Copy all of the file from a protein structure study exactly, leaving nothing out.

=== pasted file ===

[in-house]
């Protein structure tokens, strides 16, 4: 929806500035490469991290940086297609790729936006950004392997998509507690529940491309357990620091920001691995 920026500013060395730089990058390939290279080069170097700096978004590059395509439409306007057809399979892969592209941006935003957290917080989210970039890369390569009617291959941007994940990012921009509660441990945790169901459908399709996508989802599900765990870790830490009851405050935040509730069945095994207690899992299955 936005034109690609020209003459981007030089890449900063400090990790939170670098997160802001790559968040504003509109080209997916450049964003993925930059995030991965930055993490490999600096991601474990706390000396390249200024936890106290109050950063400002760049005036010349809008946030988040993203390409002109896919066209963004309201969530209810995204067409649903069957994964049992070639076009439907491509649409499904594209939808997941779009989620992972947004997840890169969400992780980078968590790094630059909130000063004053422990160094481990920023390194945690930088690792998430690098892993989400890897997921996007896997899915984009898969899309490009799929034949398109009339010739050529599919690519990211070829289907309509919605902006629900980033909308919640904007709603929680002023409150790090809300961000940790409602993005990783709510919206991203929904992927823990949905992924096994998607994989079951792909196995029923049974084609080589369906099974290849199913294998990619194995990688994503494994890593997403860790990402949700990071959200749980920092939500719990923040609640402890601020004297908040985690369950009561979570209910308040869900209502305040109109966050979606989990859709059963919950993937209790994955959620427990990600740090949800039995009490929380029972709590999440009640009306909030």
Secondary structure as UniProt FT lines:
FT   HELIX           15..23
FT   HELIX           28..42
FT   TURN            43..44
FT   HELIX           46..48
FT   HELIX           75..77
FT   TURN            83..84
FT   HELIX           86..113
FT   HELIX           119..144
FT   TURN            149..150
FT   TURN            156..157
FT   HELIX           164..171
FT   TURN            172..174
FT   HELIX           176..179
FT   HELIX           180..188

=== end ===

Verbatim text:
[in-house]
């Protein structure tokens, strides 16, 4: 929806500035490469991290940086297609790729936006950004392997998509507690529940491309357990620091920001691995 920026500013060395730089990058390939290279080069170097700096978004590059395509439409306007057809399979892969592209941006935003957290917080989210970039890369390569009617291959941007994940990012921009509660441990945790169901459908399709996508989802599900765990870790830490009851405050935040509730069945095994207690899992299955 936005034109690609020209003459981007030089890449900063400090990790939170670098997160802001790559968040504003509109080209997916450049964003993925930059995030991965930055993490490999600096991601474990706390000396390249200024936890106290109050950063400002760049005036010349809008946030988040993203390409002109896919066209963004309201969530209810995204067409649903069957994964049992070639076009439907491509649409499904594209939808997941779009989620992972947004997840890169969400992780980078968590790094630059909130000063004053422990160094481990920023390194945690930088690792998430690098892993989400890897997921996007896997899915984009898969899309490009799929034949398109009339010739050529599919690519990211070829289907309509919605902006629900980033909308919640904007709603929680002023409150790090809300961000940790409602993005990783709510919206991203929904992927823990949905992924096994998607994989079951792909196995029923049974084609080589369906099974290849199913294998990619194995990688994503494994890593997403860790990402949700990071959200749980920092939500719990923040609640402890601020004297908040985690369950009561979570209910308040869900209502305040109109966050979606989990859709059963919950993937209790994955959620427990990600740090949800039995009490929380029972709590999440009640009306909030």
Secondary structure as UniProt FT lines:
FT   HELIX           15..23
FT   HELIX           28..42
FT   TURN            43..44
FT   HELIX           46..48
FT   HELIX           75..77
FT   TURN            83..84
FT   HELIX           86..113
FT   HELIX           119..144
FT   TURN            149..150
FT   TURN            156..157
FT   HELIX           164..171
FT   TURN            172..174
FT   HELIX           176..179
FT   HELIX           180..188